After enduring a workplace accident, you learned you must undergo an amputation. What options should you explore with your medical team?
Johns Hopkins Medicine breaks down various surgical options for amputation. Understand your choices, so you may build a stronger legal case and get the compensation you deserve.
During a standard amputation procedure, the surgeon removes the affected limb and attaches muscle to the bone before covering it with skin. Depending on whether the patient receives a prosthetic limb, the terminal limb may require ample soft tissue padding, so the patient handles the weight of the prosthetic without pain, degrading tissue or risk of infection.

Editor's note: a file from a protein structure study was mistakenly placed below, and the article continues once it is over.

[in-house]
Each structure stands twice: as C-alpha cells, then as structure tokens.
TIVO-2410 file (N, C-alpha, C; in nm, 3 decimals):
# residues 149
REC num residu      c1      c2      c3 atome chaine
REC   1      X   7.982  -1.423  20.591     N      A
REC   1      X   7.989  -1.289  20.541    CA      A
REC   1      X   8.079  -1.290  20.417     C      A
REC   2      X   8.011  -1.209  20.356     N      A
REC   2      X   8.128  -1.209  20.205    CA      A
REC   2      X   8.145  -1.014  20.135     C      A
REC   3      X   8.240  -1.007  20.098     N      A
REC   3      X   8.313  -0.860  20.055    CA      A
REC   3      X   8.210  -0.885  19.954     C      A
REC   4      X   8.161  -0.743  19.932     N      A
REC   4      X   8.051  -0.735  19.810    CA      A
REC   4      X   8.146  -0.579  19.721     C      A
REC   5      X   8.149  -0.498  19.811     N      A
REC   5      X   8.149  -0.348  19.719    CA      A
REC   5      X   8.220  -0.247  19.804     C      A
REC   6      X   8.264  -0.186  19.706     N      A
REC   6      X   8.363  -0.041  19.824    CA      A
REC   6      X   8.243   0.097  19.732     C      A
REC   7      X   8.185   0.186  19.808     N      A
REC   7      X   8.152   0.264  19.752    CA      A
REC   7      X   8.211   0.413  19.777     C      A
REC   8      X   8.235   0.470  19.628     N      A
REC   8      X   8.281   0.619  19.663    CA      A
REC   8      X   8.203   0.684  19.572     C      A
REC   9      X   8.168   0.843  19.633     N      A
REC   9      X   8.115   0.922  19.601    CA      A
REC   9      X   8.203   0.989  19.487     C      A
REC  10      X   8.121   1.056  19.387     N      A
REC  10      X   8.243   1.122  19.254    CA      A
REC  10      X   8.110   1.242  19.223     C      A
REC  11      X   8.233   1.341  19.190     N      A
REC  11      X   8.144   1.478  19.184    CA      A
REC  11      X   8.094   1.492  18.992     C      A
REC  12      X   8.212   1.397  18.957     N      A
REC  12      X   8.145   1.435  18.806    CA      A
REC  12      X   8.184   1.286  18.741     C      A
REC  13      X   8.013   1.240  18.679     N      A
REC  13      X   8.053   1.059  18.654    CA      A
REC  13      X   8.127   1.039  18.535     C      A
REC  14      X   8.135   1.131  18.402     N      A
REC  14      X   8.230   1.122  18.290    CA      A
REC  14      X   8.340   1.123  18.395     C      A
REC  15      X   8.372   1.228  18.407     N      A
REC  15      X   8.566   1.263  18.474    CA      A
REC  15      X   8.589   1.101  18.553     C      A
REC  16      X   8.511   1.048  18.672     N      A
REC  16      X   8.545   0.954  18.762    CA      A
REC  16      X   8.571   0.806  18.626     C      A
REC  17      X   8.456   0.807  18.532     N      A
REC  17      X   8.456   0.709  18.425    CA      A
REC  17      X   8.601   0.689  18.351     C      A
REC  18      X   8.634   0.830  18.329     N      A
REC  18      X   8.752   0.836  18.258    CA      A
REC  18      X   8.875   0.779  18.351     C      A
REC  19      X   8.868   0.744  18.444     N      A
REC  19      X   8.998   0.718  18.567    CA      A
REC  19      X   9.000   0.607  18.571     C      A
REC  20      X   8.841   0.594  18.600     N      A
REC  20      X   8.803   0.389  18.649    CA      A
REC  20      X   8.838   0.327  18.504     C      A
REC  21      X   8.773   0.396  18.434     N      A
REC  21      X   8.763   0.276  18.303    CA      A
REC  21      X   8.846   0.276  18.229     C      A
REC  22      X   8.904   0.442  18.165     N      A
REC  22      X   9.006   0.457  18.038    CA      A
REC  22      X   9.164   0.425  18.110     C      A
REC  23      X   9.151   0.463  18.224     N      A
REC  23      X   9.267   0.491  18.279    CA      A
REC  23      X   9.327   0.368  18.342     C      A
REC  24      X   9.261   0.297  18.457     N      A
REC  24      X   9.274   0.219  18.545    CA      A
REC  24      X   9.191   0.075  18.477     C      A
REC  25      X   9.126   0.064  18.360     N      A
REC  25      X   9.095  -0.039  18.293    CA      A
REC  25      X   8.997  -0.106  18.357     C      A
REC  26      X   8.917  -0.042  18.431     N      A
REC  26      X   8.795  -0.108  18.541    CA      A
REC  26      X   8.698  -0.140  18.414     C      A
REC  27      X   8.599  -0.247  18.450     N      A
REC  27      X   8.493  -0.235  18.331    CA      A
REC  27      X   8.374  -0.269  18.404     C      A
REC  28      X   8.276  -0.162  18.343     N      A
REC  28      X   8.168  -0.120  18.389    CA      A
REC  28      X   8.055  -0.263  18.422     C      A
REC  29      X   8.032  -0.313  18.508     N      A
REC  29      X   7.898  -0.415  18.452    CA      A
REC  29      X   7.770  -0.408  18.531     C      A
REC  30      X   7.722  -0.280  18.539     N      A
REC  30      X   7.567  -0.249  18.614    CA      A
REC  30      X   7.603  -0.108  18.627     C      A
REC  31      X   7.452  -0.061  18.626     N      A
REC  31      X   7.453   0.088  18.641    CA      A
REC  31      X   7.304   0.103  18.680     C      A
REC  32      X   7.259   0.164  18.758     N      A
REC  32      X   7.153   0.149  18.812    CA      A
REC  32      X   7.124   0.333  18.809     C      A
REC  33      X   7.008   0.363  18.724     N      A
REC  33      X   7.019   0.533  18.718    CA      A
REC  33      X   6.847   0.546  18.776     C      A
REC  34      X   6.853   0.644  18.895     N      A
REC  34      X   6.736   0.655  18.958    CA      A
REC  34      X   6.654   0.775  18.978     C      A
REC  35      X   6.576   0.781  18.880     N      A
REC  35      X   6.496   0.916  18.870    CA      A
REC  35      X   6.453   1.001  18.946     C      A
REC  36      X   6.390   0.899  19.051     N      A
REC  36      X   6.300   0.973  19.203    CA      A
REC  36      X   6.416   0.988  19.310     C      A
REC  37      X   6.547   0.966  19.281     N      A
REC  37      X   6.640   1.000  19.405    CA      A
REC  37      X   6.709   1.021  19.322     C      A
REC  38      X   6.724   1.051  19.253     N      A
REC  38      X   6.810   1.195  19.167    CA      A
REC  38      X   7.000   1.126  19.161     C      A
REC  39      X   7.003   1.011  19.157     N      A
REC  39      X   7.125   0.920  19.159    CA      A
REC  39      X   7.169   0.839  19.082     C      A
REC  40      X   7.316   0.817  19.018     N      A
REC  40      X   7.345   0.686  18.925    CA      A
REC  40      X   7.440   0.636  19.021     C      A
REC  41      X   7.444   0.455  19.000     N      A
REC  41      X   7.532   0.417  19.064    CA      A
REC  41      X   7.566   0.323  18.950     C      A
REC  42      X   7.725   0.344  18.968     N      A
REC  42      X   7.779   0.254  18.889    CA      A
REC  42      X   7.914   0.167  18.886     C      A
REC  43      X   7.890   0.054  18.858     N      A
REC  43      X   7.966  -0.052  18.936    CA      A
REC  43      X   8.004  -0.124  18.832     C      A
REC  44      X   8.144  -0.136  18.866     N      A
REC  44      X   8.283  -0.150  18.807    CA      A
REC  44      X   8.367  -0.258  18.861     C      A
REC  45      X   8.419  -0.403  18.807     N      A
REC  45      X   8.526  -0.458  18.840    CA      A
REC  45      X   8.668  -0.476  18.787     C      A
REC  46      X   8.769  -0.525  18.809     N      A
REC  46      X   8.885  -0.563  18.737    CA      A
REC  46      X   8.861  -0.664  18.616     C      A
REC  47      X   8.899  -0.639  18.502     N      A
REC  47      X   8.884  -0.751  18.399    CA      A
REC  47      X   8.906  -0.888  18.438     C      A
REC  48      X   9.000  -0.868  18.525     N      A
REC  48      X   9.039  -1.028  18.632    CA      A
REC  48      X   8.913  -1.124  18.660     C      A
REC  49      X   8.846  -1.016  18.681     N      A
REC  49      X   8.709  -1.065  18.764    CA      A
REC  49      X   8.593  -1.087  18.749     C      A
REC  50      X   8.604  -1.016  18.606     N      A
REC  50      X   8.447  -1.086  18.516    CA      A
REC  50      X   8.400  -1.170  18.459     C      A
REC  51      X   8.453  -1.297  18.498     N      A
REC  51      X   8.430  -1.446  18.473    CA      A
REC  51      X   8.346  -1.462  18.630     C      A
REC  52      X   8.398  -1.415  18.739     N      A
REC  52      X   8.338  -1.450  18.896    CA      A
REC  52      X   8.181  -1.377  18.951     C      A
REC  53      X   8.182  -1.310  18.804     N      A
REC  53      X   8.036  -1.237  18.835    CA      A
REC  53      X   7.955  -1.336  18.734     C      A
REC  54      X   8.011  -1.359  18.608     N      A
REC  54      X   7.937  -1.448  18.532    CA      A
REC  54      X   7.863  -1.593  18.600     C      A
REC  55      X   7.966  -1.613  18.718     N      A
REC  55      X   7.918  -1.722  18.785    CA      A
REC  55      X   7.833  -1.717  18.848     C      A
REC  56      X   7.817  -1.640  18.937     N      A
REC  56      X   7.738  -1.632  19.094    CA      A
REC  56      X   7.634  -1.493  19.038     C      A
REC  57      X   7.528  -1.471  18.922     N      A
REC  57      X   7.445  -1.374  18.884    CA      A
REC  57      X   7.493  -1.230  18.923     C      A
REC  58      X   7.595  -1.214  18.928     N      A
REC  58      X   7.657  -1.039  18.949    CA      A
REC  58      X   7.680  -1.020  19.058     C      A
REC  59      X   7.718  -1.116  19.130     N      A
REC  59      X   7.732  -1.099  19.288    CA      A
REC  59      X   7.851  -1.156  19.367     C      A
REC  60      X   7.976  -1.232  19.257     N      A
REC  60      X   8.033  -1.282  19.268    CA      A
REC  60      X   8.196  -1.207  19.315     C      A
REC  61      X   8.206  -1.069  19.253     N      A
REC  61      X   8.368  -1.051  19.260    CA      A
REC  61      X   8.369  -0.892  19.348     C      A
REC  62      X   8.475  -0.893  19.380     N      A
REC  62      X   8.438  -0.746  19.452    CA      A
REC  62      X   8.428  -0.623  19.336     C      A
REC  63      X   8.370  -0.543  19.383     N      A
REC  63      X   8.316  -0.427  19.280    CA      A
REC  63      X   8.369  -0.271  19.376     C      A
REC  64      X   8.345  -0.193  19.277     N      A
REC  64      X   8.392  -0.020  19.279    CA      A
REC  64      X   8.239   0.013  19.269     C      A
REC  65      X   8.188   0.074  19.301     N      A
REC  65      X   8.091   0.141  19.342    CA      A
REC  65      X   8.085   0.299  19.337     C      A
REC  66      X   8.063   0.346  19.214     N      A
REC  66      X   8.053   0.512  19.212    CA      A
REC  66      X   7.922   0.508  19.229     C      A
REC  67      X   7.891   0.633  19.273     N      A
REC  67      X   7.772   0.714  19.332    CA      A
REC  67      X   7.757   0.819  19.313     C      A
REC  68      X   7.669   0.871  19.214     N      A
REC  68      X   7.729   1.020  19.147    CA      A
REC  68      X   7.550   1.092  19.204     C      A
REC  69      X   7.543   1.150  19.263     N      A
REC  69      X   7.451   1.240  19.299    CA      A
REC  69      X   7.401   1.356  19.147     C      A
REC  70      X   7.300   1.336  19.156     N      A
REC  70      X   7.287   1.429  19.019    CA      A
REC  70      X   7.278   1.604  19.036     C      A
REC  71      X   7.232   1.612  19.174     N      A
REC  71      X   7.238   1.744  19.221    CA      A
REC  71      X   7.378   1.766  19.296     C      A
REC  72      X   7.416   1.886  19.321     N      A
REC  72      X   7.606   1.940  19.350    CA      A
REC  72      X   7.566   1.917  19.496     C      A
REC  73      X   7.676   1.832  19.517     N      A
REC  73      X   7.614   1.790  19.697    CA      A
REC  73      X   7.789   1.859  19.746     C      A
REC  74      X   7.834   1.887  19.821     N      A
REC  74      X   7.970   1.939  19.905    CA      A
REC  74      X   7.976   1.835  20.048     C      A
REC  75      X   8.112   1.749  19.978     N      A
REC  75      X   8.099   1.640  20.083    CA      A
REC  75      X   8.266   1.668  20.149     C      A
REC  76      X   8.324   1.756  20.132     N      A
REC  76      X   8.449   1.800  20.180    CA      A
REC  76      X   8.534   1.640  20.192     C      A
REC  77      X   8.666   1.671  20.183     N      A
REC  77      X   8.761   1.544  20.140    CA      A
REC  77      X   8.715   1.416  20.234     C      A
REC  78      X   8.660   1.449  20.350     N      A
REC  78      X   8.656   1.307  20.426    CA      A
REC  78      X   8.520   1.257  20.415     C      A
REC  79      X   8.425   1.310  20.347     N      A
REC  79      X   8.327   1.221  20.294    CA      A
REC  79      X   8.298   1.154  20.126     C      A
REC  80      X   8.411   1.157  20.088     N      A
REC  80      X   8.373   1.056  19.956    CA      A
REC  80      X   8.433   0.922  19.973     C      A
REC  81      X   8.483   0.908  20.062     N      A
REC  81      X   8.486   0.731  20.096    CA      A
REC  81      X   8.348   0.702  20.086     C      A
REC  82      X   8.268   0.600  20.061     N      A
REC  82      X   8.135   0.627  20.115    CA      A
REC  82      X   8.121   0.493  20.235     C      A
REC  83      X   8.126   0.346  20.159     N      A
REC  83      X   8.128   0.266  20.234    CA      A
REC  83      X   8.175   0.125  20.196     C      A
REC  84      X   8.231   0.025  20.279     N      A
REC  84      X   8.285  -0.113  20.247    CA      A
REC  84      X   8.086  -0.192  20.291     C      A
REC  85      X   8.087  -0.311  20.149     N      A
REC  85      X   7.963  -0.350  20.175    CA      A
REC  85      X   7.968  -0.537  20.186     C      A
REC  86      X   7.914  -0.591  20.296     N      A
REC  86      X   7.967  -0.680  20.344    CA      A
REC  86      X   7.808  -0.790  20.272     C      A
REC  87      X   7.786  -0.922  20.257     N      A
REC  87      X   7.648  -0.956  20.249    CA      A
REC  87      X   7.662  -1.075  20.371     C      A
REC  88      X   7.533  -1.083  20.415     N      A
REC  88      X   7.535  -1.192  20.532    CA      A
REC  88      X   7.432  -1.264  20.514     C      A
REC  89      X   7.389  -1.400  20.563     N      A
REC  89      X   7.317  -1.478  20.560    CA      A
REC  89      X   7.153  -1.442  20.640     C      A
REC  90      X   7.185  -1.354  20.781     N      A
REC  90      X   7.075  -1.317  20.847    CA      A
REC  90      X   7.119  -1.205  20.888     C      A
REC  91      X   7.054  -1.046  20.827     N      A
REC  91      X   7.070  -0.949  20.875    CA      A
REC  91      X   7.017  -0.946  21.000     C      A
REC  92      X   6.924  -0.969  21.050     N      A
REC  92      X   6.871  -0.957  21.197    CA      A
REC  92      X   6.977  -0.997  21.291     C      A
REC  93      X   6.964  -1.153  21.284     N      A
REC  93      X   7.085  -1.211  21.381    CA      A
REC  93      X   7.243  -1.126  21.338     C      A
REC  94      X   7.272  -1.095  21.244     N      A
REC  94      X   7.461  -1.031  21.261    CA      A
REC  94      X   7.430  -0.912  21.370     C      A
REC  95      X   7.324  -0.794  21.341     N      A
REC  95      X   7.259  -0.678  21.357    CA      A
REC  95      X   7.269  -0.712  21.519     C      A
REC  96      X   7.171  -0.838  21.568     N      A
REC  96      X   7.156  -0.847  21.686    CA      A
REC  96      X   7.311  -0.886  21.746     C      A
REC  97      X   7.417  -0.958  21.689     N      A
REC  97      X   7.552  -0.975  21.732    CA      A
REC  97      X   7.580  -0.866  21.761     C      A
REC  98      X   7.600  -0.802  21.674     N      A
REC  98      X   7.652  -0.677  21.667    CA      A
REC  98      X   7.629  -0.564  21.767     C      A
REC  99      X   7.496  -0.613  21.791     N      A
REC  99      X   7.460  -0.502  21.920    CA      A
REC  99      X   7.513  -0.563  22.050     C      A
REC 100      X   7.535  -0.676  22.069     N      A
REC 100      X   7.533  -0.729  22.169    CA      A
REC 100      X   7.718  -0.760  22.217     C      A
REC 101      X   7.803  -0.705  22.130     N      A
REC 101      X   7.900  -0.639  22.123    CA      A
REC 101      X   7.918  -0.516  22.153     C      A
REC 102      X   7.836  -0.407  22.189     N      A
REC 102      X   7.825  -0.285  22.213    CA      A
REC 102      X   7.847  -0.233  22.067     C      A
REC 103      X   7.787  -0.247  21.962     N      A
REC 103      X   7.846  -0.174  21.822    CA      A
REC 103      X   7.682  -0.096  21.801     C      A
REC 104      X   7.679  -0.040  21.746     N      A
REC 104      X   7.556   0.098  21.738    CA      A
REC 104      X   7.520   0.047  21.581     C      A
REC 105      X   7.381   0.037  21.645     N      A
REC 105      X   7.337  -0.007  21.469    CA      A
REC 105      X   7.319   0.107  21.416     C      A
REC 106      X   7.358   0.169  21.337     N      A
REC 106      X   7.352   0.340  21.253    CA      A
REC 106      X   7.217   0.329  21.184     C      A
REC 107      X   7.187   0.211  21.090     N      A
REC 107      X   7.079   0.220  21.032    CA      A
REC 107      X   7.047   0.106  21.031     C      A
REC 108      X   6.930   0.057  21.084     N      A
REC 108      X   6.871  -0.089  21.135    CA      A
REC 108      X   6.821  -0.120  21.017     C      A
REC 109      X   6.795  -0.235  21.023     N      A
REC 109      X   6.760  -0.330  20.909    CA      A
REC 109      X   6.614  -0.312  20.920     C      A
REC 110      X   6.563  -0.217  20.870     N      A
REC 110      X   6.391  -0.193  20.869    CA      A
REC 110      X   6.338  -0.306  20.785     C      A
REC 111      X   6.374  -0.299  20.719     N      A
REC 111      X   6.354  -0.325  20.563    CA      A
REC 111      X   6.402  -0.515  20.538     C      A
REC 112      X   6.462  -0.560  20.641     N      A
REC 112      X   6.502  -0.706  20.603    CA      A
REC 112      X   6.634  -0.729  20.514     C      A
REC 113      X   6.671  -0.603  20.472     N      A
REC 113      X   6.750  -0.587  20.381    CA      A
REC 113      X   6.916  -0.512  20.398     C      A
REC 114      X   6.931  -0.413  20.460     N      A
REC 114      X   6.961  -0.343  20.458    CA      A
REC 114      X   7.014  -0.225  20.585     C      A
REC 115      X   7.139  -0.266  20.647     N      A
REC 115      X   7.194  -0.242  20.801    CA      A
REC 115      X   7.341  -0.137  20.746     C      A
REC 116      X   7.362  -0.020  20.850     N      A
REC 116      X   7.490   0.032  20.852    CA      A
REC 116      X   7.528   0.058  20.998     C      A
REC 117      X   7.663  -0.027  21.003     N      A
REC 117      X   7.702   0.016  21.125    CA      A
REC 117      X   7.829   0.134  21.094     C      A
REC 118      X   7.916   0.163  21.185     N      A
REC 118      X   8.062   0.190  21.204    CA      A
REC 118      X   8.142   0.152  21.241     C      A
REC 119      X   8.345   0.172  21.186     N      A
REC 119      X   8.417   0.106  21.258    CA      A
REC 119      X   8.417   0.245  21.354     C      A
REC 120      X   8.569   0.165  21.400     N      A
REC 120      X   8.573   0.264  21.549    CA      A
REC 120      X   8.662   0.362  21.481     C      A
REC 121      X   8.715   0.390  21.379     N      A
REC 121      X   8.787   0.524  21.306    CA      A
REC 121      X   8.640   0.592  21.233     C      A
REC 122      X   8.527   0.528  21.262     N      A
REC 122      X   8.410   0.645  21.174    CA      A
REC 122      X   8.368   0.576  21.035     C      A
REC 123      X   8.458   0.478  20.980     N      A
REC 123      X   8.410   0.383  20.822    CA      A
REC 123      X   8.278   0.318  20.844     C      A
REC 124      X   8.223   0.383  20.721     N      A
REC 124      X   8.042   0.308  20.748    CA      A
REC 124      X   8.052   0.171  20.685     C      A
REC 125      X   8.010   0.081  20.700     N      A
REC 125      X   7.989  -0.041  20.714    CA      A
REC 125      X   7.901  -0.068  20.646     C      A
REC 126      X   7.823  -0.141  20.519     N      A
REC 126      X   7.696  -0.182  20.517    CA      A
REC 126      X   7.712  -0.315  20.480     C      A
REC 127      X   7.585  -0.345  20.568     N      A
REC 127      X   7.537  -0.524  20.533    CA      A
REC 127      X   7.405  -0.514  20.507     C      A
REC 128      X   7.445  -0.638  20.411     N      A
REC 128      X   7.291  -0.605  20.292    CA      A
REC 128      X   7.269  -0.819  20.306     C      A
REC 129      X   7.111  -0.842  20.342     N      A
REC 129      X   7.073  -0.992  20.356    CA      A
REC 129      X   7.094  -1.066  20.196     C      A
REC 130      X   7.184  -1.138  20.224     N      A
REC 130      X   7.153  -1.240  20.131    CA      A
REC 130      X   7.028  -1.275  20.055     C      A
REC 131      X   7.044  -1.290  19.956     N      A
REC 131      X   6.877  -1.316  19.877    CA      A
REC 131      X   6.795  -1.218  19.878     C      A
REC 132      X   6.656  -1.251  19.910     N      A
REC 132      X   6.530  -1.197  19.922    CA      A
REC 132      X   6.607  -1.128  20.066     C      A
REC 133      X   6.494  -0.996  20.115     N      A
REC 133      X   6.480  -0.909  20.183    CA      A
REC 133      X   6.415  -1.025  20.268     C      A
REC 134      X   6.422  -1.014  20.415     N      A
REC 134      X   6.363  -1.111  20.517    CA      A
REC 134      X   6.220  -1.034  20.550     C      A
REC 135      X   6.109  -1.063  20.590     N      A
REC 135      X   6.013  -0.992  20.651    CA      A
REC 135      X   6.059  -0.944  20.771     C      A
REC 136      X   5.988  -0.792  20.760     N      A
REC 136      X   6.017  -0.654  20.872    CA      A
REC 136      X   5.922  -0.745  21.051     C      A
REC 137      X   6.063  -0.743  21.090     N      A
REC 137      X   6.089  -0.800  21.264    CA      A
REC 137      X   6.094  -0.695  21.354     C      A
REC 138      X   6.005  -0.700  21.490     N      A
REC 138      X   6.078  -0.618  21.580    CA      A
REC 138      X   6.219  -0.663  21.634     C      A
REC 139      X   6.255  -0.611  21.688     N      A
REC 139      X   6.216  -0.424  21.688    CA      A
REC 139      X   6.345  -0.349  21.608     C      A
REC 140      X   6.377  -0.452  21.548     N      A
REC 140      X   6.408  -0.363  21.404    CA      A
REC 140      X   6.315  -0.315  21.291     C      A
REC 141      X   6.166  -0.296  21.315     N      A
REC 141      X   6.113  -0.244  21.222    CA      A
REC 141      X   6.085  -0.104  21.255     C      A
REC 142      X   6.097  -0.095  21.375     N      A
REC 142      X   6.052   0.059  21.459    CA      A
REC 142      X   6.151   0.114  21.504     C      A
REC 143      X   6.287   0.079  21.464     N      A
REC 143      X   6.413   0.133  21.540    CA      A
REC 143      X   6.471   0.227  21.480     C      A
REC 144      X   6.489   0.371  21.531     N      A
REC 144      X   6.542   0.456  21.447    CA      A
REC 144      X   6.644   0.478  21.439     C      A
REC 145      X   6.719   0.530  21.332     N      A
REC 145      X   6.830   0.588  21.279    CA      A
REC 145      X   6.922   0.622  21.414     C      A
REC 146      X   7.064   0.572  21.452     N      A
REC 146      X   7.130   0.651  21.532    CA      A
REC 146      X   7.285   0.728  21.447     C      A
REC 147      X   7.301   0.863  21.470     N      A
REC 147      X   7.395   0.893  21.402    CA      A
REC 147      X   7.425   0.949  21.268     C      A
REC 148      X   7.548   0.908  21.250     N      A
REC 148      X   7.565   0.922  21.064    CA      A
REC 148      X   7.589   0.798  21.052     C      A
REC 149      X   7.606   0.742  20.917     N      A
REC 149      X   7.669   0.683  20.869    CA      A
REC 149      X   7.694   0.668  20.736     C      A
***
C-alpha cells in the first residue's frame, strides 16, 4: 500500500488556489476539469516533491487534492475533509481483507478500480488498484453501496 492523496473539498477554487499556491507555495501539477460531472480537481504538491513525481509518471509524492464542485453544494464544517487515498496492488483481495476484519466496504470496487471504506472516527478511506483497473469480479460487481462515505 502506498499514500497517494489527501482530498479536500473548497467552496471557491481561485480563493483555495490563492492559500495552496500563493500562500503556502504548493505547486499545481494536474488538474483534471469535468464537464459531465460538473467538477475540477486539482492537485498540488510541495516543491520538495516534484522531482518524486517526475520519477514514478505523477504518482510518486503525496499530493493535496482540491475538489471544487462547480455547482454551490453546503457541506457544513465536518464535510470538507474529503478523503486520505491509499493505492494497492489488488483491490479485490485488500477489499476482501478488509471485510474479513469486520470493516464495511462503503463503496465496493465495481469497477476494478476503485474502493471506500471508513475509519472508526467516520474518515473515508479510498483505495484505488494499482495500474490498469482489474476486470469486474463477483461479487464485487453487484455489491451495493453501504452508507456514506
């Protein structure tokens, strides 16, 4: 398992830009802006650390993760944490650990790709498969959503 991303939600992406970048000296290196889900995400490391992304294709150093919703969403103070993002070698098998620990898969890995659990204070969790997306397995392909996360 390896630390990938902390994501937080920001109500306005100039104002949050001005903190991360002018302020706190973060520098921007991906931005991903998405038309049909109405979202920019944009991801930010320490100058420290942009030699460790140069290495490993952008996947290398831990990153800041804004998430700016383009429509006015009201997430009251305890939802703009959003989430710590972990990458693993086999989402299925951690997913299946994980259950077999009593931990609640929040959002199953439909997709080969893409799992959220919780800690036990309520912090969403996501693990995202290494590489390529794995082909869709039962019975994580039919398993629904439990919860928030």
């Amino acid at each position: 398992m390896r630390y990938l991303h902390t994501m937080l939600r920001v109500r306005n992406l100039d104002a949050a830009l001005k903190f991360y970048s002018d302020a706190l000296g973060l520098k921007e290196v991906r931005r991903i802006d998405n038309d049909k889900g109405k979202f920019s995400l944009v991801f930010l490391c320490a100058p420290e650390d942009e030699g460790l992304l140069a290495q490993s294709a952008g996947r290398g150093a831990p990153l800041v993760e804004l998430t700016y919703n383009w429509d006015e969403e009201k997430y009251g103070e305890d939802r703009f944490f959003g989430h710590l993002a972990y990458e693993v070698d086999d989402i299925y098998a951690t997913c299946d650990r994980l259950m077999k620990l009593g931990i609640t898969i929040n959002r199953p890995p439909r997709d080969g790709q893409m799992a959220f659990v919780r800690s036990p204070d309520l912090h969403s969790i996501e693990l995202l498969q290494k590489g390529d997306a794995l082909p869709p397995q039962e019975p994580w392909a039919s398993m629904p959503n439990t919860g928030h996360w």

During an osseointegration procedure, doctors remove the affected limb and insert a steel implant in the remaining bone for the prosthetic. When doctors perform the medical procedure for a leg amputation, osseointegration helps the hip and leg bones bear weight better, which doctors prefer to the remaining soft tissue bearing the patient’s weight. This allows the person to walk and stand more naturally.
While reserved for cancer patients with tumors, you may still want to discuss rotationplasty with your physician. During the procedure, the surgeon amputates the cancerous limb before turning around and reattaching healthy tissue. For instance, during a knee amputation, the medical team may rotate and reconnect the lower leg, turning the ankle joint into a substitute knee.
Amputation could be your most favorable option for recovering as much as possible from your workplace accident. When you have the facts on various amputation surgeries, you may make well-informed decisions about your medical care.